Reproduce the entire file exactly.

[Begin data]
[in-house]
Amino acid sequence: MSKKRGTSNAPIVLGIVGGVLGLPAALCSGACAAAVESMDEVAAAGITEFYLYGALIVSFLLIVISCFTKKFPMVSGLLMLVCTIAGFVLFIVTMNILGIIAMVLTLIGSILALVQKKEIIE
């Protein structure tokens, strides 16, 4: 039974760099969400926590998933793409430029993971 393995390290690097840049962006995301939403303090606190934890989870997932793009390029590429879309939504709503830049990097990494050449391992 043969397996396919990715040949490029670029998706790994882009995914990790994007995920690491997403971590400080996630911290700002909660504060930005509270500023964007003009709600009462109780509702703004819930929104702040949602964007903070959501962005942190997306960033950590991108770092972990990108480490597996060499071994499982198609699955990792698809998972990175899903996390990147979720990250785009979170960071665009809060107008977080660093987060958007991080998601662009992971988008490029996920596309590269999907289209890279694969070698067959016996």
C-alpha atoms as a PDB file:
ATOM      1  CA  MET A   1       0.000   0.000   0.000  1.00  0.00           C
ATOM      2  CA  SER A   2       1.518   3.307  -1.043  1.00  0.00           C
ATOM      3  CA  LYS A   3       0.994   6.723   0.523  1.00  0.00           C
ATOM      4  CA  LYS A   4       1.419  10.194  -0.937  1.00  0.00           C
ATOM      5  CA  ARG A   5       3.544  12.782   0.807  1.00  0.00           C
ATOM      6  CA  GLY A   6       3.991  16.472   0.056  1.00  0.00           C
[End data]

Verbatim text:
[in-house]
Amino acid sequence: MSKKRGTSNAPIVLGIVGGVLGLPAALCSGACAAAVESMDEVAAAGITEFYLYGALIVSFLLIVISCFTKKFPMVSGLLMLVCTIAGFVLFIVTMNILGIIAMVLTLIGSILALVQKKEIIE
């Protein structure tokens, strides 16, 4: 039974760099969400926590998933793409430029993971 393995390290690097840049962006995301939403303090606190934890989870997932793009390029590429879309939504709503830049990097990494050449391992 043969397996396919990715040949490029670029998706790994882009995914990790994007995920690491997403971590400080996630911290700002909660504060930005509270500023964007003009709600009462109780509702703004819930929104702040949602964007903070959501962005942190997306960033950590991108770092972990990108480490597996060499071994499982198609699955990792698809998972990175899903996390990147979720990250785009979170960071665009809060107008977080660093987060958007991080998601662009992971988008490029996920596309590269999907289209890279694969070698067959016996």
C-alpha atoms as a PDB file:
ATOM      1  CA  MET A   1       0.000   0.000   0.000  1.00  0.00           C
ATOM      2  CA  SER A   2       1.518   3.307  -1.043  1.00  0.00           C
ATOM      3  CA  LYS A   3       0.994   6.723   0.523  1.00  0.00           C
ATOM      4  CA  LYS A   4       1.419  10.194  -0.937  1.00  0.00           C
ATOM      5  CA  ARG A   5       3.544  12.782   0.807  1.00  0.00           C
ATOM      6  CA  GLY A   6       3.991  16.472   0.056  1.00  0.00           C